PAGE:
Again: welcome, new Tenants, and congratulations to your parents!

Thursday, August 23, 2012

Andi Stout's Newly Published Poem

A new poem came out today by Andi Stout, a third year MFA, in Scissors and Spackle magazine (available both online and in print). The poem's title is "Folding Paper," and it is an excellent example of both Andi's talent and WVU's writing program.

Next time you see Andi around Colson, congratulate her.

Tuesday, August 21, 2012

More "Recent Achievements"

Recent Achievements in English (August 2012):

Dennis Allen gave the following conference presentations during the past academic year: “Queer Subjects: Alison Bechdel's Fun Home," Queer Places, Practices, and Lives: A Symposium in Honor of Samuel Steward, May 18-19, Ohio State University; “Horror, Comedy, and Shaun of the Dead," Professors Vs. Zombies: A Symposium, April 14-15, 2012, University of Louisville; "’No Way’: Skepticism and the Possibility of Truth in Internet Commentary,” Louisville Conference on Literature and Culture Since 1900, Feb. 23-25, 2012, University of Louisville; “Kathy Griffin as Fag Hag,” MMLA, Nov. 4-6, 2011, St. Louis; "The Short Session,” ACL(X), Sept. 29-Oct. 1, 2011, Penn State University.

Amanda Cobb’s poems “They Got Themselves Up Killingly,” “The Creature Regarded Her Balefully,” ”She Believes in the Afterlife,” and “Alcohol is In It!” appeared in Verse online 

Lara Farina gave talks this summer at the International Medieval Congress in Kalamazoo, MI and the meeting of the New Chaucer Society (in lovely Portland, OR). She recently finished editing a special issue of the journal Postmedieval, one dedicated to "The Intimate Senses" and scheduled to be published this December.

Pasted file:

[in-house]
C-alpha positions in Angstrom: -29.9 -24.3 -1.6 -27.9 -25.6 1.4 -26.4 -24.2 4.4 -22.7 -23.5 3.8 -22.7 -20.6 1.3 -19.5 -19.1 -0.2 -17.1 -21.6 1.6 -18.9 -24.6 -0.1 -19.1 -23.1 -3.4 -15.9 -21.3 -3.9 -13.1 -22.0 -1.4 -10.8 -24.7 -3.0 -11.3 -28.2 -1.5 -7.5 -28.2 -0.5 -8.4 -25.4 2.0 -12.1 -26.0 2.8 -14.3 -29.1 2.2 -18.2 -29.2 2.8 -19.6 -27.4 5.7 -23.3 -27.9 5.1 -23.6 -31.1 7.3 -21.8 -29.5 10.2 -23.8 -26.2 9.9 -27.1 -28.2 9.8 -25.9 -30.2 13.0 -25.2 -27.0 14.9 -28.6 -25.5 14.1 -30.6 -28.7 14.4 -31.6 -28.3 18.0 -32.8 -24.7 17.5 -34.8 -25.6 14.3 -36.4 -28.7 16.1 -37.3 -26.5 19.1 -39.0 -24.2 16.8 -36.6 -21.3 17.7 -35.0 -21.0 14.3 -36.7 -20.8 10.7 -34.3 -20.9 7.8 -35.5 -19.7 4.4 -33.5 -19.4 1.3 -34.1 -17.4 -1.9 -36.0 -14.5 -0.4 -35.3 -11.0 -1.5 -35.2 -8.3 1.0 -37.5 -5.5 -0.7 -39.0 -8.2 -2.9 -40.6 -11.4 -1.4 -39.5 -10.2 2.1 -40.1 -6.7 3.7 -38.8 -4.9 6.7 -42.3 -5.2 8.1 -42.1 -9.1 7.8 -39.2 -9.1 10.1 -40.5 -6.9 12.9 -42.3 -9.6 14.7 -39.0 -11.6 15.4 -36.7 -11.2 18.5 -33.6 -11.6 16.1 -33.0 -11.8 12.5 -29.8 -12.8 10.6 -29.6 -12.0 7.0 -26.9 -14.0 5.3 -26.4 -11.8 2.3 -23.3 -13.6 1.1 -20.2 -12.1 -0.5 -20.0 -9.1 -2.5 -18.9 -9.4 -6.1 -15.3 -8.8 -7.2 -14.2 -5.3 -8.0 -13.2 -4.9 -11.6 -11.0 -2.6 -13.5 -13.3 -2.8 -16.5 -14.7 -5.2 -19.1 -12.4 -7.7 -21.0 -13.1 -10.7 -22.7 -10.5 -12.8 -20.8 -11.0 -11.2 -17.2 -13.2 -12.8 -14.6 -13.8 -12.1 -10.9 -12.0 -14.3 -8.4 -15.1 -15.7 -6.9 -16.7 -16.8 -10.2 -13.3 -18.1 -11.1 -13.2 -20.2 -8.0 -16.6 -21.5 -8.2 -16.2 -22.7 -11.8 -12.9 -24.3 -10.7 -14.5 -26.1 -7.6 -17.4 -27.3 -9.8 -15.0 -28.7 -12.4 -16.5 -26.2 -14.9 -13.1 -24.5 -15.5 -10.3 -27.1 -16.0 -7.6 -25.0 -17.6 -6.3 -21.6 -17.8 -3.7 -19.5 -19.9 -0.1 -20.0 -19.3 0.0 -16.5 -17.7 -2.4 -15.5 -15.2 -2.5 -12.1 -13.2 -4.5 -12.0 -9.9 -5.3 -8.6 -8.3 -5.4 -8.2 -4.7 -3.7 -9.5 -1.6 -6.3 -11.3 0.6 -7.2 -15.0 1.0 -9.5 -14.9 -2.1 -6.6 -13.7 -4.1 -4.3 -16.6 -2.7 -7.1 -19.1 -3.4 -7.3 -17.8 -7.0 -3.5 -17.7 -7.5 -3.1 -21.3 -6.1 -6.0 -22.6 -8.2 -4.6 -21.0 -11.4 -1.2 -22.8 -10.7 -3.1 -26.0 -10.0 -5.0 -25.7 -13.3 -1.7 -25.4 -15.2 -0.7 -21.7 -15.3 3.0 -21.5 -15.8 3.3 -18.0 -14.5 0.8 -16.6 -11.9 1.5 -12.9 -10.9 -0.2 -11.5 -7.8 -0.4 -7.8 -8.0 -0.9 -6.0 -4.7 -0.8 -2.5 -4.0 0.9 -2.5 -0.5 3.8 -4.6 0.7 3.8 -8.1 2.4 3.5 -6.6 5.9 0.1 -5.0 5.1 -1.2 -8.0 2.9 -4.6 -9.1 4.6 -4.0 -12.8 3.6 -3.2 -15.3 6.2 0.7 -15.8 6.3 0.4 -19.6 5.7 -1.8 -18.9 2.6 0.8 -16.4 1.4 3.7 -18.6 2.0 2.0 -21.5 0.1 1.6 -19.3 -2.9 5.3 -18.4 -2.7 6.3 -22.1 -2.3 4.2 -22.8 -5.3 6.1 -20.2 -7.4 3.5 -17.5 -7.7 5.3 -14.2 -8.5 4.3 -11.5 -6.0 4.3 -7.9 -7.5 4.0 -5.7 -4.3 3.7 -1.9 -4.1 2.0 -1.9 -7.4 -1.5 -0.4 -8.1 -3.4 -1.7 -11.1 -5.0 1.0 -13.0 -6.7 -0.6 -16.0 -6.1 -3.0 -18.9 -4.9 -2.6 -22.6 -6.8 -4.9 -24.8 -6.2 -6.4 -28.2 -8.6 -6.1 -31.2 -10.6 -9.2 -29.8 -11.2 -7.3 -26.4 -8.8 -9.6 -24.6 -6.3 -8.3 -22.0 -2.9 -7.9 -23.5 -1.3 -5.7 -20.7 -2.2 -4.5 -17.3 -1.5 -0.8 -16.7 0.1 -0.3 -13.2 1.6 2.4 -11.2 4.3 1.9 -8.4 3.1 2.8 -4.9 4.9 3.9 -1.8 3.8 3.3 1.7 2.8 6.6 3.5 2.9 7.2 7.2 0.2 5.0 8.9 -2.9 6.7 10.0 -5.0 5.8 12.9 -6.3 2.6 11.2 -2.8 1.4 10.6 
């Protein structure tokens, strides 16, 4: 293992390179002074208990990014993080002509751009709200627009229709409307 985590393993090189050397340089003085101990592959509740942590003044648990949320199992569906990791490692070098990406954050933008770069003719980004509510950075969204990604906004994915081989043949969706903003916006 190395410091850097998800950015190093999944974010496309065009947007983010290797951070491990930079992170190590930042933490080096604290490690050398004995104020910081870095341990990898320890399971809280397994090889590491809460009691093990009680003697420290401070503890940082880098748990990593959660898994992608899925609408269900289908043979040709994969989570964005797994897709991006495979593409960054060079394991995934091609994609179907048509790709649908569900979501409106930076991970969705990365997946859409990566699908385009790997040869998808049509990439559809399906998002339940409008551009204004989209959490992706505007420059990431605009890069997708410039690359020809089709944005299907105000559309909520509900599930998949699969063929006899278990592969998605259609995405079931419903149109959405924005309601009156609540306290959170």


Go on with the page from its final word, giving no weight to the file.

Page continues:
Ryan Fletcher will be presenting a paper at the Rocky Mountain MLA convention this October in Boulder, CO. The paper is titled, "'Where Our Sins Lie Unatoned:' Violence, Family, and Flannery O'Connor in Bruce Springsteen's Nebraska," and it is part of a special session on the works of Springsteen.  

Catherine Gouge’s essay “Multiple Literacies in the Technical Editing Classroom:  An Approach to Teaching Copyediting” was published in The Journal of Literacy and Technology, 13:2 (June 2012): 55-80. 

Rosemary Hathaway gave a lecture to the University of Missouri-Columbia's English Department at the invitation of their  Student Folklore Society.  The talk was titled "'Re-Mapping' Nella Larsen:  Hybridity,  Liminality, and Transnational Folklore (or, Death By Folklore)."  Her article titled “Reading Art Spiegelman’s _Maus as Postmodern Ethnography” appeared in the Journal of Folklore Research 48.3 (2011).  

Kirk Hazen notes that The West Virginia Dialect Project spent 14 months creating “sound slides” from interviews of the 67 speakers in the West Virginia Corpus of English in Appalachia (WVCEA). Altogether, the process took anywhere between 25-40 hours to align each interview and over 2,000 hours to manually time-align the entire corpus. This work was supported by two National Science Foundation grants, “A Sociolinguistic Baseline for English in Appalachia” (BCS 0743489) and “Phonetic Variation in Appalachia” (BCS-1120156). The primary research assistants on this project were Jaclyn Daugherty, Jacqueline Kinnaman, Lily Holz, Kevin Walden, Jessi Jones, Madeline Vandevender, with assistance from Mandy Clark, Emily Justiss, Shannon Goudy, and Evan Chapman.